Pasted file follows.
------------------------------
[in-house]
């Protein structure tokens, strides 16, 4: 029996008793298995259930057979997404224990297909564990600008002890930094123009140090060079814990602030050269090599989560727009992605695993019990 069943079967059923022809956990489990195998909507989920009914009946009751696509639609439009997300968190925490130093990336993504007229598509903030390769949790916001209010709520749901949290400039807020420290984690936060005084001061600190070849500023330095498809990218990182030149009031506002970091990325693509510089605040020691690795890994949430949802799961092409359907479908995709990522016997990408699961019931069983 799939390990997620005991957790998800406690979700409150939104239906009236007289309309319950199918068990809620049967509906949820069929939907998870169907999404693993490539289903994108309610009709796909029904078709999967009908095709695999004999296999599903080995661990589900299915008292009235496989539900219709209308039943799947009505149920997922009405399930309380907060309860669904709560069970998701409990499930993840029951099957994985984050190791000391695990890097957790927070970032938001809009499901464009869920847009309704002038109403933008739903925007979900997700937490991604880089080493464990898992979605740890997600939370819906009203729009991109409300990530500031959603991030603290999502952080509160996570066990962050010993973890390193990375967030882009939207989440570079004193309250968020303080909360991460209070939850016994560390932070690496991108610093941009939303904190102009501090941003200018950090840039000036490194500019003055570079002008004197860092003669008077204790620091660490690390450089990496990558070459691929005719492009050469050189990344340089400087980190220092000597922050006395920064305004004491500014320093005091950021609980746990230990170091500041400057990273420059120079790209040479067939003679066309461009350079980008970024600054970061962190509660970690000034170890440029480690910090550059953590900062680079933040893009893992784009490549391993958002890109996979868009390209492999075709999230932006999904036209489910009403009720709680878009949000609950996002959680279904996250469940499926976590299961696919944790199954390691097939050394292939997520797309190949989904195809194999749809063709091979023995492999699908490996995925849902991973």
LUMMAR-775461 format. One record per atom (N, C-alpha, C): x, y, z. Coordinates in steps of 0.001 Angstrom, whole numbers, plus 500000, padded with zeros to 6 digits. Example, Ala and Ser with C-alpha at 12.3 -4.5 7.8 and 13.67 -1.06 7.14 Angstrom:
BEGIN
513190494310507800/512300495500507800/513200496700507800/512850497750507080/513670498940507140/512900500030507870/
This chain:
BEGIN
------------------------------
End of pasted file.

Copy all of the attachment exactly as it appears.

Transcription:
[in-house]
């Protein structure tokens, strides 16, 4: 029996008793298995259930057979997404224990297909564990600008002890930094123009140090060079814990602030050269090599989560727009992605695993019990 069943079967059923022809956990489990195998909507989920009914009946009751696509639609439009997300968190925490130093990336993504007229598509903030390769949790916001209010709520749901949290400039807020420290984690936060005084001061600190070849500023330095498809990218990182030149009031506002970091990325693509510089605040020691690795890994949430949802799961092409359907479908995709990522016997990408699961019931069983 799939390990997620005991957790998800406690979700409150939104239906009236007289309309319950199918068990809620049967509906949820069929939907998870169907999404693993490539289903994108309610009709796909029904078709999967009908095709695999004999296999599903080995661990589900299915008292009235496989539900219709209308039943799947009505149920997922009405399930309380907060309860669904709560069970998701409990499930993840029951099957994985984050190791000391695990890097957790927070970032938001809009499901464009869920847009309704002038109403933008739903925007979900997700937490991604880089080493464990898992979605740890997600939370819906009203729009991109409300990530500031959603991030603290999502952080509160996570066990962050010993973890390193990375967030882009939207989440570079004193309250968020303080909360991460209070939850016994560390932070690496991108610093941009939303904190102009501090941003200018950090840039000036490194500019003055570079002008004197860092003669008077204790620091660490690390450089990496990558070459691929005719492009050469050189990344340089400087980190220092000597922050006395920064305004004491500014320093005091950021609980746990230990170091500041400057990273420059120079790209040479067939003679066309461009350079980008970024600054970061962190509660970690000034170890440029480690910090550059953590900062680079933040893009893992784009490549391993958002890109996979868009390209492999075709999230932006999904036209489910009403009720709680878009949000609950996002959680279904996250469940499926976590299961696919944790199954390691097939050394292939997520797309190949989904195809194999749809063709091979023995492999699908490996995925849902991973």
LUMMAR-775461 format. One record per atom (N, C-alpha, C): x, y, z. Coordinates in steps of 0.001 Angstrom, whole numbers, plus 500000, padded with zeros to 6 digits. Example, Ala and Ser with C-alpha at 12.3 -4.5 7.8 and 13.67 -1.06 7.14 Angstrom:
BEGIN
513190494310507800/512300495500507800/513200496700507800/512850497750507080/513670498940507140/512900500030507870/
This chain:
BEGIN